Moreover, the buoy has the drawback of working to disadvantage the anchor in terms of angle of pull: unlike a kellet, the rode is initially kept at a higher angle. However, as with a kellet, by the time the anchor is likely to be troubled, the rode will be close to tight regardless, so the impact on angle of pull and consequent ultimate performance will probably be negligible.
From: Kellets and buoys (Rocna Knowledge Base)

An additional use for such a buoy is an attempt to keep the rode clear of tall obstacles on the sea-bed, such as coral or dead trees. In this case the buoy can be placed at a point on the rode a distance away from the anchor a little greater than the depth of water. In light weather the buoy will then keep this final section of the rode raised, but will sink to allow the rode to provide scope when necessary.
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Old 10-02-2016, 08:12   #11
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Re: ok... What is this?

We called them diver buoys and used them on trawl nets to keep the mouth of the net open. They can be lowered into deep water and won't collapse
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Old 10-02-2016, 08:20   #12
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Re: ok... What is this?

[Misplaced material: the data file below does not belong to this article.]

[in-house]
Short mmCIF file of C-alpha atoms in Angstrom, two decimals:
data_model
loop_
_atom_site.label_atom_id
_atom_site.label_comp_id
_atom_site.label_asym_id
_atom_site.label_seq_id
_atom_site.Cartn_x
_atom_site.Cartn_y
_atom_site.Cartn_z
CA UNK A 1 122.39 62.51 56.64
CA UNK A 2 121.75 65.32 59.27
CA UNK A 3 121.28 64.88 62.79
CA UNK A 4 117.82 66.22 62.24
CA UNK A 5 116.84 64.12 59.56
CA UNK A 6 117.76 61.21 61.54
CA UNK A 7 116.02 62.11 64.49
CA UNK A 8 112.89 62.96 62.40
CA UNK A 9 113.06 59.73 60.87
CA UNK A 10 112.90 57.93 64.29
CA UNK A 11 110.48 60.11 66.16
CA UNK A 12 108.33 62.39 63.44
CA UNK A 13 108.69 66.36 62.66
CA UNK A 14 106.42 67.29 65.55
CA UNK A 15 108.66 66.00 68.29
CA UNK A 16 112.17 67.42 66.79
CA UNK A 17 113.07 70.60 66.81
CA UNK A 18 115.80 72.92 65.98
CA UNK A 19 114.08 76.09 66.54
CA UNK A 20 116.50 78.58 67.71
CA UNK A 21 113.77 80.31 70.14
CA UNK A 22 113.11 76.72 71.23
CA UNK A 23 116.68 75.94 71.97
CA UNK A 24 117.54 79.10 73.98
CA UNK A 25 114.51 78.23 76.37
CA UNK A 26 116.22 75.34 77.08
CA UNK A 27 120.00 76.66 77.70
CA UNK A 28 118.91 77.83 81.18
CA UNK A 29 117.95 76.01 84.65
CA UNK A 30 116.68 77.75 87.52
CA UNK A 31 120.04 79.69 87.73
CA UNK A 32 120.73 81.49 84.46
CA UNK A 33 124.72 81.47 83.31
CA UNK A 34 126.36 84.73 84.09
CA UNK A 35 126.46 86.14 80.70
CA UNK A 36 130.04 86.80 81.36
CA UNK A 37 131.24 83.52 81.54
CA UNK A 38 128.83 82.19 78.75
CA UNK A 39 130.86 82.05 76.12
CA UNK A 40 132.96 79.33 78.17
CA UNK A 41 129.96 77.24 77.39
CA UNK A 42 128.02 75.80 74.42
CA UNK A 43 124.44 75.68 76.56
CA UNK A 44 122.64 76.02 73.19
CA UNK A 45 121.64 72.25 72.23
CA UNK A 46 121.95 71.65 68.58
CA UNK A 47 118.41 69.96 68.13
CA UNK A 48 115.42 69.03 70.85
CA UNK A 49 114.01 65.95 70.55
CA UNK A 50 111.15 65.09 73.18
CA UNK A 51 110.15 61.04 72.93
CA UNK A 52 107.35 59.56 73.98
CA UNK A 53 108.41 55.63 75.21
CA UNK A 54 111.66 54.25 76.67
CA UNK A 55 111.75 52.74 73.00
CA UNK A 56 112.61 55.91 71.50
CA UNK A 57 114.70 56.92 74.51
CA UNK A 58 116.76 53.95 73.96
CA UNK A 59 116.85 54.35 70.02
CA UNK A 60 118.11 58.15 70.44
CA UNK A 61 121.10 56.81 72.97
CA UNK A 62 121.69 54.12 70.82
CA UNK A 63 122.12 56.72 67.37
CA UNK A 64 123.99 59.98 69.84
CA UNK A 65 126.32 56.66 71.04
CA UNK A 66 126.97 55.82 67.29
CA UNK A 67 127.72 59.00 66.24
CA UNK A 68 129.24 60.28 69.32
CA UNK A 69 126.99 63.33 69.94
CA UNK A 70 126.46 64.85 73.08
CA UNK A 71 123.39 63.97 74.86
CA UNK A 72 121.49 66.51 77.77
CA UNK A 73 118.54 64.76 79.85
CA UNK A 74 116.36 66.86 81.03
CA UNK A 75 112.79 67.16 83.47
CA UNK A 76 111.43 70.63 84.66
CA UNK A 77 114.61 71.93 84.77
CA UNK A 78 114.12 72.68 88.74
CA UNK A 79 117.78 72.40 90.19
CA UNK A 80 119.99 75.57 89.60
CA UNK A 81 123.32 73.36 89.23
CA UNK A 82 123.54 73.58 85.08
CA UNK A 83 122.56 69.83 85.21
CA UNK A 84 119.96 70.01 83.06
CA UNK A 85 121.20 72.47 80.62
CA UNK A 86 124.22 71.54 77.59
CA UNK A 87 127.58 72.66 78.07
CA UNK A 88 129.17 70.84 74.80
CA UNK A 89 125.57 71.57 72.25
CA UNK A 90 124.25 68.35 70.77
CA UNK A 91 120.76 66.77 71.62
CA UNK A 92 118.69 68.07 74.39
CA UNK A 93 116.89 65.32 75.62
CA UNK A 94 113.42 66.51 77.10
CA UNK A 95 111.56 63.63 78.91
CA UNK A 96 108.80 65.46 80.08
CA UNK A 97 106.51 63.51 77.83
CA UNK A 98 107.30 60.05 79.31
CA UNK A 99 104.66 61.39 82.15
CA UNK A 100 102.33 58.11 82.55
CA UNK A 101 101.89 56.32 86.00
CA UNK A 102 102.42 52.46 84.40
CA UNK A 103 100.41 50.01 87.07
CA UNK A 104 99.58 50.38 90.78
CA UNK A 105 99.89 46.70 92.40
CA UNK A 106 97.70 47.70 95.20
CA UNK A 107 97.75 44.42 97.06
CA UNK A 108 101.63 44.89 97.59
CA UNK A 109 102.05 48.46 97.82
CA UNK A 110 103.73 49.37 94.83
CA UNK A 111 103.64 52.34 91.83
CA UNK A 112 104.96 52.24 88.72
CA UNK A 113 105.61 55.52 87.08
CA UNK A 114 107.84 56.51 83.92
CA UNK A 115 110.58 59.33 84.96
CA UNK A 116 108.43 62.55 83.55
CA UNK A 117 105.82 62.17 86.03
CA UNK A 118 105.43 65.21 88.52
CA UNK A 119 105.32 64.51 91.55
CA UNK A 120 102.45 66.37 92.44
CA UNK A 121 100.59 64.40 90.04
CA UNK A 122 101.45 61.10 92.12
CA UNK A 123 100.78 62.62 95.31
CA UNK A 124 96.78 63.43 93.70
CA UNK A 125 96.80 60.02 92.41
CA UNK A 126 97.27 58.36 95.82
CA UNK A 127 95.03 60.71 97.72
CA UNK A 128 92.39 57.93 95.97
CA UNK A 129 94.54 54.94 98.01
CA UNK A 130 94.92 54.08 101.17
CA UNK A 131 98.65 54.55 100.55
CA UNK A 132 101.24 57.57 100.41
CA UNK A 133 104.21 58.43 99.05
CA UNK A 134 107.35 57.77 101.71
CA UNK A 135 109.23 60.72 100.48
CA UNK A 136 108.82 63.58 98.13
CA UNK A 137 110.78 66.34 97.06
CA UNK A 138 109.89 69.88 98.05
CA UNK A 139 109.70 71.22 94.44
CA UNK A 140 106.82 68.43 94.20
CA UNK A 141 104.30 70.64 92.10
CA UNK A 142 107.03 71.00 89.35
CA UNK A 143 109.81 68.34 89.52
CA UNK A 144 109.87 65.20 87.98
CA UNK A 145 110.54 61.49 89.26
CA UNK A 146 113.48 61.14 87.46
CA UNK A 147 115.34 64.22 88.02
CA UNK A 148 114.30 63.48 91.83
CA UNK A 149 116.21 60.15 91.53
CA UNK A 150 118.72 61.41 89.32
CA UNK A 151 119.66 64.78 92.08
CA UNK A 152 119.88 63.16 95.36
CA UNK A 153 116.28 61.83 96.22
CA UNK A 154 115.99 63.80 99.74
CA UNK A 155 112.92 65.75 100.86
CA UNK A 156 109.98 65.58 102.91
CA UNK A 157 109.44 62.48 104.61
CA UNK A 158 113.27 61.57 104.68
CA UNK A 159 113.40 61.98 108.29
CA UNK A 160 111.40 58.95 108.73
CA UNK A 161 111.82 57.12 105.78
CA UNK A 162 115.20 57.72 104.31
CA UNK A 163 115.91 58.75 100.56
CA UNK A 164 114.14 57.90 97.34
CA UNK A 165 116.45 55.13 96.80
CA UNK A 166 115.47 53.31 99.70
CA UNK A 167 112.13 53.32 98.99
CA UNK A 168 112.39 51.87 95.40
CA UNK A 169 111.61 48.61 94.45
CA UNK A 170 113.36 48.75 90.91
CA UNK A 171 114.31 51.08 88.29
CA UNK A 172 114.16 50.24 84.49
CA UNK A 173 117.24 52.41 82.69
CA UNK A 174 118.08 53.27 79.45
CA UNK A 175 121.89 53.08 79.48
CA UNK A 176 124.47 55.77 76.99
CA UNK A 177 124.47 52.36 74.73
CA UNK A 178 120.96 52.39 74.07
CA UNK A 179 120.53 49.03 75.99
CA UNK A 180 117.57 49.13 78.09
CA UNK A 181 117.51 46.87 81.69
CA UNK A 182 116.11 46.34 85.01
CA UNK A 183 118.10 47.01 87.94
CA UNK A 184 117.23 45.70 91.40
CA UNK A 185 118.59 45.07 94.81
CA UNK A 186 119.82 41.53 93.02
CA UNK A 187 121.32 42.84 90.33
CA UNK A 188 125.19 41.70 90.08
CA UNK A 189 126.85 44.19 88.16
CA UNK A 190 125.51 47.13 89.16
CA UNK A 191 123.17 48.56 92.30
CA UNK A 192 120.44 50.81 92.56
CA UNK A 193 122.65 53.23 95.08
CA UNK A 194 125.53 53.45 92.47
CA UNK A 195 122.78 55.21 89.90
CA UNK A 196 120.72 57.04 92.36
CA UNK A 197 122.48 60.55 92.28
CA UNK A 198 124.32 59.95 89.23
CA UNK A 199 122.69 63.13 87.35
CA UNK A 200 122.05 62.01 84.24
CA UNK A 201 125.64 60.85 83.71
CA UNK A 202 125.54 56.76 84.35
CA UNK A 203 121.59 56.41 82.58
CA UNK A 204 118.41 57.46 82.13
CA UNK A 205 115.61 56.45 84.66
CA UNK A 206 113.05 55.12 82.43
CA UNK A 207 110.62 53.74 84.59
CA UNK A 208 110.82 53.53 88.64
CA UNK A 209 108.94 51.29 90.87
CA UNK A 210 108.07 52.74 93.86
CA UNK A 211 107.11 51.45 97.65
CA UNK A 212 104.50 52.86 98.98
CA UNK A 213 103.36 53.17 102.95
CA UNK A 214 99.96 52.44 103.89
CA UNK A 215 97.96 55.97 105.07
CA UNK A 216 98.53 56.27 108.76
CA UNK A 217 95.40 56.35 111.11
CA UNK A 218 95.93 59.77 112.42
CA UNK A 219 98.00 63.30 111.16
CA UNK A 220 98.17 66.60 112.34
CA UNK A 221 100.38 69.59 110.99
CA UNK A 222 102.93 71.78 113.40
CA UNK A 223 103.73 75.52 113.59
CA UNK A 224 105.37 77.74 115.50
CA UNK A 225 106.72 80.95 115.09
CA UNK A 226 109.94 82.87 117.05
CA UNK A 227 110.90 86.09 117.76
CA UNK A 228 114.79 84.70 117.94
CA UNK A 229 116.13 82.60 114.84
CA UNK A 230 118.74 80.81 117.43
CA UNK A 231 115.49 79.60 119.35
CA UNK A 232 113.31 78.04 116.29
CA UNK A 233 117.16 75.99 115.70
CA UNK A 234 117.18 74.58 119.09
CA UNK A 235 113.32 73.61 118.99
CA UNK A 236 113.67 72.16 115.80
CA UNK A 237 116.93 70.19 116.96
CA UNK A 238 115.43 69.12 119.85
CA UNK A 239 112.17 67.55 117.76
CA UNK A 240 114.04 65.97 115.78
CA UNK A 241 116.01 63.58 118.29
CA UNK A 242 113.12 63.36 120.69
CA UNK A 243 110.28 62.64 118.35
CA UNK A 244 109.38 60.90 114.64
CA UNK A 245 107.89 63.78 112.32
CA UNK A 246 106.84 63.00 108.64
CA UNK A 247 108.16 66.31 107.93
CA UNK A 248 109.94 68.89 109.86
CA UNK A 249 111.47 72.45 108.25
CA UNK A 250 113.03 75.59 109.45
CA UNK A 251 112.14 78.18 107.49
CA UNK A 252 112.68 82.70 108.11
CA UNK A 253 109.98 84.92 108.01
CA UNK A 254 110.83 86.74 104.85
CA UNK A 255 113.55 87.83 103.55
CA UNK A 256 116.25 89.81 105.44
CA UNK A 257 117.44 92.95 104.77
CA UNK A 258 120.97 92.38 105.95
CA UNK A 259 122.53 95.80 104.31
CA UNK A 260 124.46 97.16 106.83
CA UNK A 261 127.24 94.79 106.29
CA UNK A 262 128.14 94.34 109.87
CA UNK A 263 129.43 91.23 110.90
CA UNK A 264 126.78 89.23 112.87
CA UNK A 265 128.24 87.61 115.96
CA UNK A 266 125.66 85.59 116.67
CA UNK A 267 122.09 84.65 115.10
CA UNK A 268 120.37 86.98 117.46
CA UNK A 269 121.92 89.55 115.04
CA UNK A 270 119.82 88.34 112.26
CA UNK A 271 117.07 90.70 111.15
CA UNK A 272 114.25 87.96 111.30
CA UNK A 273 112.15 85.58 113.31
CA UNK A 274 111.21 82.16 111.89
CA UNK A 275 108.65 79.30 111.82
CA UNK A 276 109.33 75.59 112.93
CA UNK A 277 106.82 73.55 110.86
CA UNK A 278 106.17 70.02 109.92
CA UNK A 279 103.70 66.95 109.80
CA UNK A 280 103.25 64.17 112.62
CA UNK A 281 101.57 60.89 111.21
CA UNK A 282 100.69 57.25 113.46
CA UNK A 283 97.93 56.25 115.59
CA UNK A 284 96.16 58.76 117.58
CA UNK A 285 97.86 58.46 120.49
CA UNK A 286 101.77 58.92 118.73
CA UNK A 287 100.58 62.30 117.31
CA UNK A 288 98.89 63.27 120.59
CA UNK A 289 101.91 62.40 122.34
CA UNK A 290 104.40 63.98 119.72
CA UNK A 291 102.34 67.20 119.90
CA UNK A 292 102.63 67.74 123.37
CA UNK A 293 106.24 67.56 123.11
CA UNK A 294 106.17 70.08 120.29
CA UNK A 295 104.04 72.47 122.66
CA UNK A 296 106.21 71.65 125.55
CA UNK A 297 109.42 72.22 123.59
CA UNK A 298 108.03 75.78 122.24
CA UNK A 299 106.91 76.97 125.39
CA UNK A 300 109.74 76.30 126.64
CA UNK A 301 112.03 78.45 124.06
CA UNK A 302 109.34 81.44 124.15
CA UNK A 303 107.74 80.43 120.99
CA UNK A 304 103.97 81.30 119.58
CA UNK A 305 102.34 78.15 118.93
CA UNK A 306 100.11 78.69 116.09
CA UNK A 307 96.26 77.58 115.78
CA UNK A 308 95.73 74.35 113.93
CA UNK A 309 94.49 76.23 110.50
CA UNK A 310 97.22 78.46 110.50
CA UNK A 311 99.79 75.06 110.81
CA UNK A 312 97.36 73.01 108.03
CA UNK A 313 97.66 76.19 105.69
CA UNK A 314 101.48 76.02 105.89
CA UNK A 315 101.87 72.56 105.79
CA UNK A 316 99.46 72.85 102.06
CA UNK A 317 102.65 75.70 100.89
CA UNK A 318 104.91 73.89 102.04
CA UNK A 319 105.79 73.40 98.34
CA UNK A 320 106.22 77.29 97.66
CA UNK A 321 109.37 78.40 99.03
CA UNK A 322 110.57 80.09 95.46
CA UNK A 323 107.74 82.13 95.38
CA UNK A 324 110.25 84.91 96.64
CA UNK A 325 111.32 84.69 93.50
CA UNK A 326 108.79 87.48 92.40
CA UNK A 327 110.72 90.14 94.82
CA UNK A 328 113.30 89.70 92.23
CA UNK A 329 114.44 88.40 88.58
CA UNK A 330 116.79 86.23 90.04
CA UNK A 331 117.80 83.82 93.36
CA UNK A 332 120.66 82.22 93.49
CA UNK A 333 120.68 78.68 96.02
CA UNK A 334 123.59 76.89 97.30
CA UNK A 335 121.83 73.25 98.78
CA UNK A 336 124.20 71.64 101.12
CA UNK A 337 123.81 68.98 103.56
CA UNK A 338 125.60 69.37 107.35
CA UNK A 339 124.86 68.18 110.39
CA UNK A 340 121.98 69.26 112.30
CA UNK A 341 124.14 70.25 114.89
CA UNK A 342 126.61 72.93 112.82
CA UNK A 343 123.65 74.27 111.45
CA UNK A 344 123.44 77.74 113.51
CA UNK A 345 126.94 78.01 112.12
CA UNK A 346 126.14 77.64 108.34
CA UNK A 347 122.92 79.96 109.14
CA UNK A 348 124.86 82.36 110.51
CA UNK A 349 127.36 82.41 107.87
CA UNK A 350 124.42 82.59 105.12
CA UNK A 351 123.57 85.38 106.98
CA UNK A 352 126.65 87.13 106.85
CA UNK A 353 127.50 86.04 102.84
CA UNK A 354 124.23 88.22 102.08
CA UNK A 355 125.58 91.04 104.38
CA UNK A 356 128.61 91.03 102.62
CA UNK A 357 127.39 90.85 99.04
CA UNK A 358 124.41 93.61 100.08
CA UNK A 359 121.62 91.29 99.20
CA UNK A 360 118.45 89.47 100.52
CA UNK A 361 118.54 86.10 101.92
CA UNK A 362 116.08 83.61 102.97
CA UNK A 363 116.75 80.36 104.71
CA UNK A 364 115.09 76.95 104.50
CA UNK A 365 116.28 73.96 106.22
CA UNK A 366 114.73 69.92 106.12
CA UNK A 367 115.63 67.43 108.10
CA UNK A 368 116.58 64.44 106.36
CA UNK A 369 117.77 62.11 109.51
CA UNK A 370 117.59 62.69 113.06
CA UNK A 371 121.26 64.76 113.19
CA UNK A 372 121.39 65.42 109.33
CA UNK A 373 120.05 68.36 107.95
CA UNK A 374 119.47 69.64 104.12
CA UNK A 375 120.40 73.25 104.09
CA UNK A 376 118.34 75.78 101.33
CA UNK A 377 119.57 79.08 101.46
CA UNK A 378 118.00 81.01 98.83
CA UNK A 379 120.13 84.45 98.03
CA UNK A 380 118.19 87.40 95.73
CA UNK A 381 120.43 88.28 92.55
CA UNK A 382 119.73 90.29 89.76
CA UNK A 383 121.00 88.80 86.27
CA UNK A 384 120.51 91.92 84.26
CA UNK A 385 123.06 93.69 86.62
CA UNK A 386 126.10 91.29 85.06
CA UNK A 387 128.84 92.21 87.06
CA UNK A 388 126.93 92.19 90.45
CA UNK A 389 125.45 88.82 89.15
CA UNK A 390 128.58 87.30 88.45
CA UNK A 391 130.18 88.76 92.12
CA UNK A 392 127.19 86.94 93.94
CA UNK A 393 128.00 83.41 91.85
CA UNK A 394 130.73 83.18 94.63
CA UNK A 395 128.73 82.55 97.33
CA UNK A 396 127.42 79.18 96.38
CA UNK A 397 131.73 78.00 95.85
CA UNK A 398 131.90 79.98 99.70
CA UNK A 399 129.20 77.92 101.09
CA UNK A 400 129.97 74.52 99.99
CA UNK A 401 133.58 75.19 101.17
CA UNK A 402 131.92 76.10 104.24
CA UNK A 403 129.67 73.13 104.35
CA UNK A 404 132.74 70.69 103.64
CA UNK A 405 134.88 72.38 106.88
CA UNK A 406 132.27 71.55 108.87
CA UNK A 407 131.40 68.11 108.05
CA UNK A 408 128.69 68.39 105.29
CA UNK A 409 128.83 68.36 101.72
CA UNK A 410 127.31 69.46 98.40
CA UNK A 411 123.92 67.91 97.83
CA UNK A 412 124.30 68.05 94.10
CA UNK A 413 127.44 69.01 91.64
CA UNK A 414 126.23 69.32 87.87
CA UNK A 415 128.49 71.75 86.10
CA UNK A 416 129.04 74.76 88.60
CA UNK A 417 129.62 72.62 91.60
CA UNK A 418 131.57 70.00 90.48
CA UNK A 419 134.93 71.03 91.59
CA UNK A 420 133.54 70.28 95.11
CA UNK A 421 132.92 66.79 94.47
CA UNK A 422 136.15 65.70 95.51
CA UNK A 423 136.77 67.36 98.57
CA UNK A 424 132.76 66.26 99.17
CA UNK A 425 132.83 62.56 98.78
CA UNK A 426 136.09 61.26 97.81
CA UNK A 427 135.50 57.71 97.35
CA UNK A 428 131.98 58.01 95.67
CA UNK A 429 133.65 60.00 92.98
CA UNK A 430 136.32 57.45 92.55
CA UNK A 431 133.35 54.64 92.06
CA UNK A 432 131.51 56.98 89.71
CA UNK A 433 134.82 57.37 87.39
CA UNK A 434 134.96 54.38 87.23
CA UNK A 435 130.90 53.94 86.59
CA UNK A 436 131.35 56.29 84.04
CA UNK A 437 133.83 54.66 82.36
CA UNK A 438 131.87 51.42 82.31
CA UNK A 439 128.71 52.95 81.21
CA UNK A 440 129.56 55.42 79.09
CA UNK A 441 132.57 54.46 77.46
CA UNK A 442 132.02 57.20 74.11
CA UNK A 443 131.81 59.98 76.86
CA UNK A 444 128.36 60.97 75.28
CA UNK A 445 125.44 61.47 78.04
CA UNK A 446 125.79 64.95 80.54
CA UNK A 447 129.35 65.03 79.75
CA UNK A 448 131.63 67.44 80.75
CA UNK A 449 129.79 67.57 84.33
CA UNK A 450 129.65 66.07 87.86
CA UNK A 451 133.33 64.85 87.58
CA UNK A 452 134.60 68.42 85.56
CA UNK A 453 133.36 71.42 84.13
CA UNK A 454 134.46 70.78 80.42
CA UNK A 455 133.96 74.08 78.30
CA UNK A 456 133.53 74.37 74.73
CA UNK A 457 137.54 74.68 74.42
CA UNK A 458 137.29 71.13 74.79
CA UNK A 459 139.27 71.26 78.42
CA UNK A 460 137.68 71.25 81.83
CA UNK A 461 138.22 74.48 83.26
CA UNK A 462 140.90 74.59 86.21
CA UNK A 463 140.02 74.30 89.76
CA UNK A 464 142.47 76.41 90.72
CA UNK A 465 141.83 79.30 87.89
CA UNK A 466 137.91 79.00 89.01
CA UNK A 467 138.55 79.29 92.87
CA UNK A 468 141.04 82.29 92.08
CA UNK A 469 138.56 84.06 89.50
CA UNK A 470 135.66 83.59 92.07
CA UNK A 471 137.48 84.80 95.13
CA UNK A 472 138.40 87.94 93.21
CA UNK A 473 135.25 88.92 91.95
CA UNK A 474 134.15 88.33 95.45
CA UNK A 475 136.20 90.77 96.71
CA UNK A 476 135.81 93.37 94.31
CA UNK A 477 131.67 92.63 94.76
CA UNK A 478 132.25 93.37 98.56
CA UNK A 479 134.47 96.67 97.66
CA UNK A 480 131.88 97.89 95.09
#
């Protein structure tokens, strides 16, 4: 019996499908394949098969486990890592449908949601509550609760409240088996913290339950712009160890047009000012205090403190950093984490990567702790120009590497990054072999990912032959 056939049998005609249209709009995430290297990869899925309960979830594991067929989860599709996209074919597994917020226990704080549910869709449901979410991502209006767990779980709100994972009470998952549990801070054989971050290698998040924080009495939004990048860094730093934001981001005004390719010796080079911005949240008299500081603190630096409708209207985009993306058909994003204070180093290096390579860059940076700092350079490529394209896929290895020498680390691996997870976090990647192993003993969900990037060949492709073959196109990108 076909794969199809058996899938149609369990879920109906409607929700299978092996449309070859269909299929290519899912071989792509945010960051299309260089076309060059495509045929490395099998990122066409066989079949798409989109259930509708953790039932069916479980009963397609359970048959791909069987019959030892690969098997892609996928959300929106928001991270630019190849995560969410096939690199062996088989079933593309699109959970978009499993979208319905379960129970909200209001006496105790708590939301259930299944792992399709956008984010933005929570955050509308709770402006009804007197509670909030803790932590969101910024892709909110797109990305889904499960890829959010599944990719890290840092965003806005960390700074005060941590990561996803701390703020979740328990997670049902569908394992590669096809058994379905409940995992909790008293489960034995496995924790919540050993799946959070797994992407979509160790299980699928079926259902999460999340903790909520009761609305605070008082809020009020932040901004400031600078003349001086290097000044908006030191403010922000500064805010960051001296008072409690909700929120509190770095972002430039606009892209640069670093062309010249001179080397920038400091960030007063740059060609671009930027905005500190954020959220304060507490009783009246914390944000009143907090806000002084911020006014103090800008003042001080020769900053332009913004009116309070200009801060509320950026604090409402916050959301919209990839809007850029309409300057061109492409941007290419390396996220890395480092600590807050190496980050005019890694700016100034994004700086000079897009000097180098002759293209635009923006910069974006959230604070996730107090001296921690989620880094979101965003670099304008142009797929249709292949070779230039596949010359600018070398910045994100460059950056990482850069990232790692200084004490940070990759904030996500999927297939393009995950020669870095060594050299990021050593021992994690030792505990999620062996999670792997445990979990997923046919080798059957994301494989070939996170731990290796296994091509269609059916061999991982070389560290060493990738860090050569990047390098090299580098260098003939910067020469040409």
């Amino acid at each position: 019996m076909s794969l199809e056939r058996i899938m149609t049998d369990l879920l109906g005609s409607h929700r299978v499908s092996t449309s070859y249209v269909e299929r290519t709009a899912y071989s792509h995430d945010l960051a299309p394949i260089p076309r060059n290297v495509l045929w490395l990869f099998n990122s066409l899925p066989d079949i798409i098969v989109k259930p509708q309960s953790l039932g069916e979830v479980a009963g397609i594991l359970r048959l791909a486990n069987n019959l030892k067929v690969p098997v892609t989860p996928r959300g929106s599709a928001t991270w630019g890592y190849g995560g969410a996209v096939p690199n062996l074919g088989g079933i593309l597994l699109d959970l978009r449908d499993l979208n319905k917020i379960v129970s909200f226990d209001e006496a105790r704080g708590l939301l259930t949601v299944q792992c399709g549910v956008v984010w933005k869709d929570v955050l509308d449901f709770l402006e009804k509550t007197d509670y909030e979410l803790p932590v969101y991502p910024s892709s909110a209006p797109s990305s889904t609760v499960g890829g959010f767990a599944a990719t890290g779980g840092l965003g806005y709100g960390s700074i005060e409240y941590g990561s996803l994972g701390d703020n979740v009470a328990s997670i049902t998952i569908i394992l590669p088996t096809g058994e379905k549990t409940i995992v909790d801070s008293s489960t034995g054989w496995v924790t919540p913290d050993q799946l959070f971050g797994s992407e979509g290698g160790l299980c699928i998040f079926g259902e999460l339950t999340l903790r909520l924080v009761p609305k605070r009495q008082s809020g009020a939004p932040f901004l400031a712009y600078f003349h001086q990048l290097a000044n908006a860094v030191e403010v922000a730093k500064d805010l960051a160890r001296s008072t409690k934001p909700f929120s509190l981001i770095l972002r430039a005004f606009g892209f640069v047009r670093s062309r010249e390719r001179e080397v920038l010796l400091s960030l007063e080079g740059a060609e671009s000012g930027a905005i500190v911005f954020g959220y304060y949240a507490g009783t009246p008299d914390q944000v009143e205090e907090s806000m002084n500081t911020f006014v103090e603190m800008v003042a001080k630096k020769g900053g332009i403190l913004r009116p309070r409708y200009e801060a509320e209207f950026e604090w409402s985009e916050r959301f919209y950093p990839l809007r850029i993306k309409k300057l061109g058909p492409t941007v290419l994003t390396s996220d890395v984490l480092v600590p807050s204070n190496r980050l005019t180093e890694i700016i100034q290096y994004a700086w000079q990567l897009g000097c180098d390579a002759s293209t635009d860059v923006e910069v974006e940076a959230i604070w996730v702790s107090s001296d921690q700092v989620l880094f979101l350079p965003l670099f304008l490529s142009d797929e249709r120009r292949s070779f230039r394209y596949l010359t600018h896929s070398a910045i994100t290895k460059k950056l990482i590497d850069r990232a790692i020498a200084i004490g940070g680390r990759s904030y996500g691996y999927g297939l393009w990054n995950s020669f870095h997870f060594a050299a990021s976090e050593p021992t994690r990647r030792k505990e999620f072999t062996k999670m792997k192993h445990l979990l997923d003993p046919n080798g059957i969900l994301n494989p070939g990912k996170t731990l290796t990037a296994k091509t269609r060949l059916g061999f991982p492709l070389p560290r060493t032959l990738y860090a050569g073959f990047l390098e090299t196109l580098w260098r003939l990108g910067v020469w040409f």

agree, looks like a fender to me
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Old 10-02-2016, 08:32   #13
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Re: ok... What is this?

Quote:
Originally Posted by TrentePieds View Post
Around here it's known as a "Scotsman". In former times Scotsmen were so plentiful in this corner of the Empah that they were often used as fenders on the vessels that served the Coast. As Scotsmen became relatively scarce due to the consequent attrition, other means of fendering , specifically inflated rubber and, later, plastic balls came into use. But the name "Scotsman" stuck.

TrentePieds
We use to do that with dwarfs till that became politically incorrect. Made good bumpers, noisy though.
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Old 10-02-2016, 08:33   #14
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Re: ok... What is this?

It might be one of these...http://s7d9.scene7.com/is/image/BedB...7291317020196p


S/V B'Shert
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Old 10-02-2016, 08:42   #15
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Re: ok... What is this?

Quote:
Originally Posted by Nicholson58 View Post
It marks your anchor location so the next guy know exactly where to throw his ground tackle to create the largest tangle. Attached to the anchor. It is attached at the pull-out end in case you need to back the hook out of a rock.
If you know it is anchor related? I would agree with the pull out end. A trip line.